On the day of the surgery

It is advised that the patient be escorted by a relative who will transport them to and from the clinic. The patient will stay in the clinic for 2-3 hours. The night before surgery the patient should have a light dinner, he should however skip breakfast on the day of surgery. The patient should not forget to take any medication he/she is taking (for blood pressure, heart conditions, diabetes) prior to surgery, but not aspirin.

After surgery

The patient will stay in the clinic for a short time to recover and can go home as soon he/she feels up to it. The eye surgeon will prescribe the necessary eye drops to be used at home following surgery and will give adequate instructions. It is important for the patient not to rub his/her eyes and not to let any water get in their eyes for one week.

What are the method’s advantages?

The technique of cataract removal through a tiny incision with drops offers several advantages. Using this technique the patient is able to resume his/her regular activities from the very next day. The patient’s stay in the operating room lasts a lot less and he/she doesn’t need to be hospitalized. The patient does not require general anesthesia or needle anesthesia. During surgery no sutures are made. Sutures may lead to astigmatism. The incision heals more quickly and naturally. All this results in fewer possible intraoperative and postoperative complications and the patient’s vision is restored more quickly.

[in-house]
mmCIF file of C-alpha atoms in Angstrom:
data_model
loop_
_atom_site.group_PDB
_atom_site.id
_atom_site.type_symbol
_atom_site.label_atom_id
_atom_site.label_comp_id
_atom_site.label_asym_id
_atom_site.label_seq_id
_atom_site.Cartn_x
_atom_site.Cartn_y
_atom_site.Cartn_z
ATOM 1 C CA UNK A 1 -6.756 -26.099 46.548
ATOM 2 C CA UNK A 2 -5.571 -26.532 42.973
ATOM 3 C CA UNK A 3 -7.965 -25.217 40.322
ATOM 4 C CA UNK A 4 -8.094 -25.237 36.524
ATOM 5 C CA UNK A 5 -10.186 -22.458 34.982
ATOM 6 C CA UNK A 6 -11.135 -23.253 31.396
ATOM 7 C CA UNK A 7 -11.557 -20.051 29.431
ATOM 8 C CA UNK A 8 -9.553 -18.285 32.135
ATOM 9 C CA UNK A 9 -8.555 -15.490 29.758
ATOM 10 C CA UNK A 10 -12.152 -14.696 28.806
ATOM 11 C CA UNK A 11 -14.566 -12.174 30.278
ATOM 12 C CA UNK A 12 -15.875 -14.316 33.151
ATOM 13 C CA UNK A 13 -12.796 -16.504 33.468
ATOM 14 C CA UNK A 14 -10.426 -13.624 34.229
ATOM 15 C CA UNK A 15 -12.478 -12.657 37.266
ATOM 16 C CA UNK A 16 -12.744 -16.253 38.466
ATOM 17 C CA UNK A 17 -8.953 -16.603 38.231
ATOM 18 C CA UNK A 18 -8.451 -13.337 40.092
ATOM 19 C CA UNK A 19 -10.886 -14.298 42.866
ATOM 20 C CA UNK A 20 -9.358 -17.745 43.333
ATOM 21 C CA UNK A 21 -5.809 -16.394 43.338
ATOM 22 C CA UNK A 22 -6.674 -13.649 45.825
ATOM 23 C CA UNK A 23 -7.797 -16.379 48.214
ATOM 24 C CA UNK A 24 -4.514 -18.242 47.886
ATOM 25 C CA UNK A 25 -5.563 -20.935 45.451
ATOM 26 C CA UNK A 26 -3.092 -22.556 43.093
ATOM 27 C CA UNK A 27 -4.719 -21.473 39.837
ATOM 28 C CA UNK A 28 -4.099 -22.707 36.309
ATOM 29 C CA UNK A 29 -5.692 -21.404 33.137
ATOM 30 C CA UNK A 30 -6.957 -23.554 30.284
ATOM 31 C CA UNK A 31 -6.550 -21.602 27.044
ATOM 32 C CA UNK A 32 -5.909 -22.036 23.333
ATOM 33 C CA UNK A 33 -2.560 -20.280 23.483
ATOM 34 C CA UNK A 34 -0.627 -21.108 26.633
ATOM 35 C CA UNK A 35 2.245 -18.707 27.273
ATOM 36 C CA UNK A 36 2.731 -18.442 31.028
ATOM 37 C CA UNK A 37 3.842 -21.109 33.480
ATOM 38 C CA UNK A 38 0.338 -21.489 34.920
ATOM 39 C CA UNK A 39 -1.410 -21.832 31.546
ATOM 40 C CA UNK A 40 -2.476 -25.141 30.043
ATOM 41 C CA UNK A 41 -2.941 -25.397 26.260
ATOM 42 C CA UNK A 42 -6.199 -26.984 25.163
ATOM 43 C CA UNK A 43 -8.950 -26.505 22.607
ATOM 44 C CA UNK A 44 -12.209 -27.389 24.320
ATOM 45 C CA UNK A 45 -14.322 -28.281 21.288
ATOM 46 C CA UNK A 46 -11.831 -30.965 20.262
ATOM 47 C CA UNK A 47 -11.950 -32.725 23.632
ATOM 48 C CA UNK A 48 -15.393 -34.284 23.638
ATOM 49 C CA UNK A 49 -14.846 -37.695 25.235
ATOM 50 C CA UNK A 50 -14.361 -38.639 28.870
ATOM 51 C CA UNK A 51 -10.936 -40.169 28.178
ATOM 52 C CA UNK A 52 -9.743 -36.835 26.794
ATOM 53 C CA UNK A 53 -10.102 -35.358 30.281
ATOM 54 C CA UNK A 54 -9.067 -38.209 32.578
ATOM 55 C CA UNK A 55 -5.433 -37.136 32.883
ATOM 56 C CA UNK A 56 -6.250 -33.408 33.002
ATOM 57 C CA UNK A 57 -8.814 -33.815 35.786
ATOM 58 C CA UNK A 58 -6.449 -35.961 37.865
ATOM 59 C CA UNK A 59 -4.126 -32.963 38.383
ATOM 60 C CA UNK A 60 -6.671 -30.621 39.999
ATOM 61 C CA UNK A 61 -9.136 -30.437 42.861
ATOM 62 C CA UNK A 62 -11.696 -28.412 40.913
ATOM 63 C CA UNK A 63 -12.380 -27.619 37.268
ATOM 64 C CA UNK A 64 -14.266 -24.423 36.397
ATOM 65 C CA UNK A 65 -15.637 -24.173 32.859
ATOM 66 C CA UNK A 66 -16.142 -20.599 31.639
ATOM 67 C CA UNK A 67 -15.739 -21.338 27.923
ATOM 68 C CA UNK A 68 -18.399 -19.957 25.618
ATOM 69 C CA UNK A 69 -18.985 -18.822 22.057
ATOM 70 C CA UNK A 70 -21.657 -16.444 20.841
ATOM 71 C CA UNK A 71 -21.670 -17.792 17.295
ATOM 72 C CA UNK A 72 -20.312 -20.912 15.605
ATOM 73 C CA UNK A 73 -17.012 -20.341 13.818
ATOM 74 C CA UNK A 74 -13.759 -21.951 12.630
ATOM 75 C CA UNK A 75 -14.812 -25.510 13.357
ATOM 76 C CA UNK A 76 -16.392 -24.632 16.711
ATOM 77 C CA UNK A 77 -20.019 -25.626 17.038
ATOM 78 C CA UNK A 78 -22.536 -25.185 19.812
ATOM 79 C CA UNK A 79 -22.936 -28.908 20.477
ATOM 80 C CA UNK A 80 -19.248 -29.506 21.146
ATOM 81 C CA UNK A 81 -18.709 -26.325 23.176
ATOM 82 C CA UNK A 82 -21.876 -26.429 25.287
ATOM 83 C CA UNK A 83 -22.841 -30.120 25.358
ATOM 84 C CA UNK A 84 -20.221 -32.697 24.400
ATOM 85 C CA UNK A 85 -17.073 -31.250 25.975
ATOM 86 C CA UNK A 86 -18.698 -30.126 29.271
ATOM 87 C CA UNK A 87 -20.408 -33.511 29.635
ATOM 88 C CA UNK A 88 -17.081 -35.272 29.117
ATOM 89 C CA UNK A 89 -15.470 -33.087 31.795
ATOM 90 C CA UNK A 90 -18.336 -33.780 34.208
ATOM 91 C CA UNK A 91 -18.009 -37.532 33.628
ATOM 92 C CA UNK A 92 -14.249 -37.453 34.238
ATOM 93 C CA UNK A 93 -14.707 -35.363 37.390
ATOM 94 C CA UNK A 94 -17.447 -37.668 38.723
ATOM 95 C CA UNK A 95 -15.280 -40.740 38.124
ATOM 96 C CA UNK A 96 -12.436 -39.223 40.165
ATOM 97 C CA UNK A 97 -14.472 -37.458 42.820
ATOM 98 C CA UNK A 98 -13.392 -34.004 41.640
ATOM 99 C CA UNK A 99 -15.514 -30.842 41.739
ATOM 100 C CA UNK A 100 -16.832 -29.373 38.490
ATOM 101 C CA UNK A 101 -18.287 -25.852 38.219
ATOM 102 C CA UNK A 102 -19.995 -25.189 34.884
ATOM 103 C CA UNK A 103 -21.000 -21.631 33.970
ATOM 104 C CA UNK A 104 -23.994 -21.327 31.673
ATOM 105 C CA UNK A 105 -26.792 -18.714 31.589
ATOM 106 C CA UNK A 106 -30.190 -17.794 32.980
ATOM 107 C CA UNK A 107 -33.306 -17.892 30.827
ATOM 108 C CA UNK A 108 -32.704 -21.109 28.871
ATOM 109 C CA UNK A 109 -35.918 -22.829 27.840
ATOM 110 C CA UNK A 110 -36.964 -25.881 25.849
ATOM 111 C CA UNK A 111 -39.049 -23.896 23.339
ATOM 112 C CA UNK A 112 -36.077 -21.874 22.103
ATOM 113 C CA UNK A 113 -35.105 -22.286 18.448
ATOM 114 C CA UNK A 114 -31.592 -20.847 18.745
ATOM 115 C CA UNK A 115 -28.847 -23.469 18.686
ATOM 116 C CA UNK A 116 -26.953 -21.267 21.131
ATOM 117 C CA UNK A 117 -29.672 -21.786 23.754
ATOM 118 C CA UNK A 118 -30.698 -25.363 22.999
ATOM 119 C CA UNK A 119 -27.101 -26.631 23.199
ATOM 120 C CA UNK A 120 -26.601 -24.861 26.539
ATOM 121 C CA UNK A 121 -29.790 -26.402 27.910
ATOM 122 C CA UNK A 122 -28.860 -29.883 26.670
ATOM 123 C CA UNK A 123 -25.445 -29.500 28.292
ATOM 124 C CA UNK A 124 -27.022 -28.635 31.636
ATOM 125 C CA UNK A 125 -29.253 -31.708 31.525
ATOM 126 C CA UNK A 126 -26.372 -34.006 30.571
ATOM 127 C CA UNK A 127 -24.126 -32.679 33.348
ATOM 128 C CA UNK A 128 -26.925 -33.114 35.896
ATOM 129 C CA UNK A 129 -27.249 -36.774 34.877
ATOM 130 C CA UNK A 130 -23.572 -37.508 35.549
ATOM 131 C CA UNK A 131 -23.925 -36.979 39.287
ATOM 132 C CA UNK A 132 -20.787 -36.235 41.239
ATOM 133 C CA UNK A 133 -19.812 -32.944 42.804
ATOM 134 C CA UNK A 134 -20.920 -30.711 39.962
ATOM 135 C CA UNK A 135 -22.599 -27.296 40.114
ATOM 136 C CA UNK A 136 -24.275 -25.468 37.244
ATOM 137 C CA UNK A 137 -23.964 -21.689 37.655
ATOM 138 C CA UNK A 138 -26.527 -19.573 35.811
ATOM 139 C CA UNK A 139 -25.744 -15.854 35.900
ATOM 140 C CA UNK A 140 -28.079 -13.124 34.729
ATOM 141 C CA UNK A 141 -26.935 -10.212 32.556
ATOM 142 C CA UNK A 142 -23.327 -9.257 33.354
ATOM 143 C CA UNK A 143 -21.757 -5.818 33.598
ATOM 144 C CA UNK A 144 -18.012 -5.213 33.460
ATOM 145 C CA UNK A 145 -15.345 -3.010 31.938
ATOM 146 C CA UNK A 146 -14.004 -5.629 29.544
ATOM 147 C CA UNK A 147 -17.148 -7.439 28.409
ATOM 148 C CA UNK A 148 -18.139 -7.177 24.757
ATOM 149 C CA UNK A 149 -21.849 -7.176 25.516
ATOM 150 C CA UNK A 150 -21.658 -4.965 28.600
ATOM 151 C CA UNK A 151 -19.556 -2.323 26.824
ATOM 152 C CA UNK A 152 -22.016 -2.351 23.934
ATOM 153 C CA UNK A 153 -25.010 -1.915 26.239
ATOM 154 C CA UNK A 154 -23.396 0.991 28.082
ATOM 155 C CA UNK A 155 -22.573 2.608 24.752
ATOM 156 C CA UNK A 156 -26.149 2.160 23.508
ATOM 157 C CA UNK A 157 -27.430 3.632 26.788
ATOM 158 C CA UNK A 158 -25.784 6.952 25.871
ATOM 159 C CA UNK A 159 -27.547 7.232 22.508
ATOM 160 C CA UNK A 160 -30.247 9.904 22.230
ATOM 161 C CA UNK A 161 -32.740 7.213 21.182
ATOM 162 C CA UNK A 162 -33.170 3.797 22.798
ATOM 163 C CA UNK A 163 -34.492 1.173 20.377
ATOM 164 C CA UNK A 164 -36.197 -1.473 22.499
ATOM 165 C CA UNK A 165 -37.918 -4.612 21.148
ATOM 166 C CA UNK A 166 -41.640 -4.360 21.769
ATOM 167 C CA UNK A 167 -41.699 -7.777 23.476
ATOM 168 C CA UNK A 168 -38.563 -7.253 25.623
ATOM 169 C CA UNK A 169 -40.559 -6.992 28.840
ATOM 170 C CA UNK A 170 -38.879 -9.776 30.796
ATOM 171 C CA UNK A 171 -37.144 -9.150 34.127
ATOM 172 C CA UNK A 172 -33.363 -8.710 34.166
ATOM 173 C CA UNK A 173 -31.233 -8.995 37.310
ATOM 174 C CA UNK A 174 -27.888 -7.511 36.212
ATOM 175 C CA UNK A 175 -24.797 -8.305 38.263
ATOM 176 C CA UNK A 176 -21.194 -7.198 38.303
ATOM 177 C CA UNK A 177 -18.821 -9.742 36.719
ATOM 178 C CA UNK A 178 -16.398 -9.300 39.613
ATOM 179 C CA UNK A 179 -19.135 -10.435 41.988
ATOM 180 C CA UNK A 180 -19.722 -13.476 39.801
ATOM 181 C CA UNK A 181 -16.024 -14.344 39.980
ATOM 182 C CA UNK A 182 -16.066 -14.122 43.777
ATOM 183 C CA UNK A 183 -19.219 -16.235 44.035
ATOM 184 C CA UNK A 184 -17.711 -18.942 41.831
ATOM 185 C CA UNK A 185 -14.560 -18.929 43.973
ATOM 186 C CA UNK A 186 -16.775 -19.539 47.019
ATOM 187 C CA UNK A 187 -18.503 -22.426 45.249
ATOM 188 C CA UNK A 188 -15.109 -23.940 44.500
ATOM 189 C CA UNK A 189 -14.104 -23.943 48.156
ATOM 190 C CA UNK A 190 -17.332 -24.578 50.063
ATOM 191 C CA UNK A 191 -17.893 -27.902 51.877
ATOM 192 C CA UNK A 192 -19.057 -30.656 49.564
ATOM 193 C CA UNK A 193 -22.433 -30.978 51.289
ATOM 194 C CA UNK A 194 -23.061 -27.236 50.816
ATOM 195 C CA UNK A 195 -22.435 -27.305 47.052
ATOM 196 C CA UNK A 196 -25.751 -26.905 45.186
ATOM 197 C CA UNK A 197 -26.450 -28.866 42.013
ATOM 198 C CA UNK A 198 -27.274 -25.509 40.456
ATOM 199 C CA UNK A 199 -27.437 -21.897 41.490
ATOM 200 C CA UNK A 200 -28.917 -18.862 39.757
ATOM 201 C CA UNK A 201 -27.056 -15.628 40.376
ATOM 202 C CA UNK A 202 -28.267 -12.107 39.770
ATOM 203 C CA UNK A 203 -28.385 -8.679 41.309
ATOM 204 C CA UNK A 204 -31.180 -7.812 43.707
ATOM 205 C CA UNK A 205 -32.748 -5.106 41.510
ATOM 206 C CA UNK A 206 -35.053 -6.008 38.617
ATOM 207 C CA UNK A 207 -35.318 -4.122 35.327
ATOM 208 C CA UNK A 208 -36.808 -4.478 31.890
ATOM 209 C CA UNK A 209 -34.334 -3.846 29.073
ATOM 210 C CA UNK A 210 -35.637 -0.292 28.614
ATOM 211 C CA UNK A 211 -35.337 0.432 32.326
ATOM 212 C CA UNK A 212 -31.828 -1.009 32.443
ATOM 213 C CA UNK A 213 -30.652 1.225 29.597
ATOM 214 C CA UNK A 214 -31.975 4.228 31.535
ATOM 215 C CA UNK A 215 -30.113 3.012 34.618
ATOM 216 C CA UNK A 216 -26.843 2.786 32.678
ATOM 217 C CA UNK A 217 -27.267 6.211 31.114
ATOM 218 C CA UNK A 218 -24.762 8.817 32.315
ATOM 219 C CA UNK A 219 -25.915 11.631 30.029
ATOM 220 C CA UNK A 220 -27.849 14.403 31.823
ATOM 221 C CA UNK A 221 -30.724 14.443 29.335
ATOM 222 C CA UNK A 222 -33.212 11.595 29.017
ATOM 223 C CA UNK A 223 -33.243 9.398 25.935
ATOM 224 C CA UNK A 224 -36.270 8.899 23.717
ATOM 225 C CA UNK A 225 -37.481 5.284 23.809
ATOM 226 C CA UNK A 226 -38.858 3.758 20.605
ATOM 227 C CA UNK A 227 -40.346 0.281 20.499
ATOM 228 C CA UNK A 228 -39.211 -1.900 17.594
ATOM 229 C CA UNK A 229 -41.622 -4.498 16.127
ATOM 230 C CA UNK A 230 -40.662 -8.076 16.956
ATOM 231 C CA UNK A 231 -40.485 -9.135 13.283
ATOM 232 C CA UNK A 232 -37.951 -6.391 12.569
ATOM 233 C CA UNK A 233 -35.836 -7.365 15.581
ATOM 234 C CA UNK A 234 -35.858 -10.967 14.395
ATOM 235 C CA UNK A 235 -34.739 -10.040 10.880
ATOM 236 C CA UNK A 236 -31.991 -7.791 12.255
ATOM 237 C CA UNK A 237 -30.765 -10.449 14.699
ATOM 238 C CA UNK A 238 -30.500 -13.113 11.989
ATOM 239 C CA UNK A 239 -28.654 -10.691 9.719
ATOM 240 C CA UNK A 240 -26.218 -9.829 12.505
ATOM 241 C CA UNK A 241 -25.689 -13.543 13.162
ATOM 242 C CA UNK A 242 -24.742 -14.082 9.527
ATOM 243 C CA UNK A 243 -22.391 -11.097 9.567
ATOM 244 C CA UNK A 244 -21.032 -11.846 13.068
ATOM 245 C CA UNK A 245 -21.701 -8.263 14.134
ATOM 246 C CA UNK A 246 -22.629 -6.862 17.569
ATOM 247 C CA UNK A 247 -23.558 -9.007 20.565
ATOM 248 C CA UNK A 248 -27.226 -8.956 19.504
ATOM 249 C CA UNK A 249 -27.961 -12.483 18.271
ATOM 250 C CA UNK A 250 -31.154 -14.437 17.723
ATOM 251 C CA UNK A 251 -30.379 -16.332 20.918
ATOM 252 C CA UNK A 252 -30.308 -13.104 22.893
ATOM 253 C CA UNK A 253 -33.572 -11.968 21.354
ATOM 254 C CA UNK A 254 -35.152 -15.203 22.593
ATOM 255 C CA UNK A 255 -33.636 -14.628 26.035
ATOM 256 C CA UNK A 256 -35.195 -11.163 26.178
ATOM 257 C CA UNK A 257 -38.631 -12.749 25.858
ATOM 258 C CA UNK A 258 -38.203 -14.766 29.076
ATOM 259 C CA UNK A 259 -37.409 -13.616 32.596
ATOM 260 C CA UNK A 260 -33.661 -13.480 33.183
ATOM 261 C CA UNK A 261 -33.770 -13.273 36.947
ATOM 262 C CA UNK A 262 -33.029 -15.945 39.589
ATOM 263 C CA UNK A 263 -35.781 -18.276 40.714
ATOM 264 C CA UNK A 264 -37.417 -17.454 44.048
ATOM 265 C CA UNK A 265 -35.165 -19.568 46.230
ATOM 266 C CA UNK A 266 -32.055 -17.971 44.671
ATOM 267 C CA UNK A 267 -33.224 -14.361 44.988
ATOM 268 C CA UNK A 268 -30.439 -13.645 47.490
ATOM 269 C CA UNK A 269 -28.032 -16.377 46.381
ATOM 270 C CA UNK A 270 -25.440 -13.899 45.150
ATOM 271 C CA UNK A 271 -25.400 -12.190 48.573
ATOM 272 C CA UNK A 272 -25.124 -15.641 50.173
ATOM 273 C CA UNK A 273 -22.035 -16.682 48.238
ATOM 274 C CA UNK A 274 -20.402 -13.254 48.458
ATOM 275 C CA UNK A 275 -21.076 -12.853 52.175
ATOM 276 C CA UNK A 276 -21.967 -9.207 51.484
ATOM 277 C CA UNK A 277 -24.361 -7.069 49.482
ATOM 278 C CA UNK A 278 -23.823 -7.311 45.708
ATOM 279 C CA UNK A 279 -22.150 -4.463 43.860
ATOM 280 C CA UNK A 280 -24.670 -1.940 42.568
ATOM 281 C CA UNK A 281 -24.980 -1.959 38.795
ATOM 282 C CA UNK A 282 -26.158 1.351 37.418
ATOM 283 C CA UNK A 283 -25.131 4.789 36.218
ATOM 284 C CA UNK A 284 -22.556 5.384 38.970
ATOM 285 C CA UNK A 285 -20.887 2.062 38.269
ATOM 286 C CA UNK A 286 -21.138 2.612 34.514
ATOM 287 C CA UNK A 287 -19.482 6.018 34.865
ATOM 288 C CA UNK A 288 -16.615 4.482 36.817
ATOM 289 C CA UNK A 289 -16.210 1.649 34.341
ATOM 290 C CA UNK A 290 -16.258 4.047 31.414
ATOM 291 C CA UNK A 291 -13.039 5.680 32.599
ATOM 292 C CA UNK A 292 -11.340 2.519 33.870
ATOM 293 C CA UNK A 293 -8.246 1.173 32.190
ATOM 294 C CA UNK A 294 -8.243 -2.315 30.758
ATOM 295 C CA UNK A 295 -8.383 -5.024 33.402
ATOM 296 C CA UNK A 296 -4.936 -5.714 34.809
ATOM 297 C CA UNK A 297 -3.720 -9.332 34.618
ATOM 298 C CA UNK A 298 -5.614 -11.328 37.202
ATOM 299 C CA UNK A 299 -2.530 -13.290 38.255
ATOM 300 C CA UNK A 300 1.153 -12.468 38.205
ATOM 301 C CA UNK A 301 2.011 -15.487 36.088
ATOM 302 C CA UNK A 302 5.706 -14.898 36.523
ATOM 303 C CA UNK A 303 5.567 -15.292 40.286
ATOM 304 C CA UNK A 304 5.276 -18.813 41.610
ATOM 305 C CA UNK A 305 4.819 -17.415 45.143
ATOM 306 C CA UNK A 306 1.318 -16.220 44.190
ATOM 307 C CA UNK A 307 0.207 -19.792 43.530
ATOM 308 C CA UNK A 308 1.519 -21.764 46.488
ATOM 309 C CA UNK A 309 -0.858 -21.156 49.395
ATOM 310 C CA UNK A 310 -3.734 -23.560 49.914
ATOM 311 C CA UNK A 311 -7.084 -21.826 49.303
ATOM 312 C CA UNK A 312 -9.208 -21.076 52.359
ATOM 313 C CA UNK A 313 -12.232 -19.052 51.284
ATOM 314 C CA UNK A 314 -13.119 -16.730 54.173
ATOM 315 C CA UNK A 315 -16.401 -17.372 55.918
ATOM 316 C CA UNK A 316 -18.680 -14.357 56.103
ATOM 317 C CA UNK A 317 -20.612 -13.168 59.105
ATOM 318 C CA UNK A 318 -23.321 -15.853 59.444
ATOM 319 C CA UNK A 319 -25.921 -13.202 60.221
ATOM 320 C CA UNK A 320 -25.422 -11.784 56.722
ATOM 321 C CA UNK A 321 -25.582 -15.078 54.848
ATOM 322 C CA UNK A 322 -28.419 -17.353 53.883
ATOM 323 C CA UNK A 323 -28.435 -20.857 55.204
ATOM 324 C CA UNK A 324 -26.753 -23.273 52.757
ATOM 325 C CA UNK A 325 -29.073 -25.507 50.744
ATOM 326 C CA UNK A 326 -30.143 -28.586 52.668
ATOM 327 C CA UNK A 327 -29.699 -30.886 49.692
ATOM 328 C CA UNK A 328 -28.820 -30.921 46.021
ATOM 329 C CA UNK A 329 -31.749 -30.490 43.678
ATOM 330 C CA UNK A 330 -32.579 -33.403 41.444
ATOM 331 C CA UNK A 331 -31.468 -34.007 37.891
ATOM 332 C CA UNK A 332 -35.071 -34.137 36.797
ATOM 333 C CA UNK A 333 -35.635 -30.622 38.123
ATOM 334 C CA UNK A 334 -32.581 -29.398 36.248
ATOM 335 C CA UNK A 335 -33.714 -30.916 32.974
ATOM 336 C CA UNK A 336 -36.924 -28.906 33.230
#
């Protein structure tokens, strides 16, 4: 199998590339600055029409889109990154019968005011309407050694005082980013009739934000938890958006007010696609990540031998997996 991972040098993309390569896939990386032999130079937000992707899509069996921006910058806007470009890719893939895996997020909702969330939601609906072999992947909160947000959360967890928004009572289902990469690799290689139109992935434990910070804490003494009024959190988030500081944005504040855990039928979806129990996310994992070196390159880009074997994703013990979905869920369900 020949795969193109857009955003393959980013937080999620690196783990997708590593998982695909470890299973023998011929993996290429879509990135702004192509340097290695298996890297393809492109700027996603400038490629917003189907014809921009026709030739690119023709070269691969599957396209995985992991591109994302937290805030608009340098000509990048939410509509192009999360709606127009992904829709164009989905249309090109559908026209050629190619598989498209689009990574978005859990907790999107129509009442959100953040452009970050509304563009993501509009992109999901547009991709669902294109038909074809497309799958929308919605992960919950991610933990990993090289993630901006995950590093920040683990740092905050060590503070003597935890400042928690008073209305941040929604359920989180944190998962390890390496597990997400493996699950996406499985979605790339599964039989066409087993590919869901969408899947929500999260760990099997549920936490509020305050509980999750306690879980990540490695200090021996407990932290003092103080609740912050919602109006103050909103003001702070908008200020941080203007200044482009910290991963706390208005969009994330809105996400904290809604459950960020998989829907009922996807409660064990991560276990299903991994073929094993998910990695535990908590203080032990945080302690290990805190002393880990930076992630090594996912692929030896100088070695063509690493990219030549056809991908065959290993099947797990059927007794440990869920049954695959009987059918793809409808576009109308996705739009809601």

Posterior capsule opacification or secondary cataract

In case of posterior capsule opacification, vision may diminish gradually. This is called also secondary cataract. In this case, we use a special laser beam (yag laser) that cleans the membrane opacificated behind the lens and restores the patient’s vision. This condition is registered in around 10% of patients operated for cataract. The procedure can be performed in the clinic and no hospitalization required.

 

Prevention - Advice

There is no special advice for preventing cataract. When surgery is indicated, we should do it at the right time to avoid difficulties during surgery for mature cataract removal.

However sunlight can be associated to the pathogenesis of cataract, we should protect our eyes from sunlight from an early age using the right sunglasses.

Finally, it should be reminded that cataract surgery is the most common, safe and successful surgical procedure in the whole field of medicine.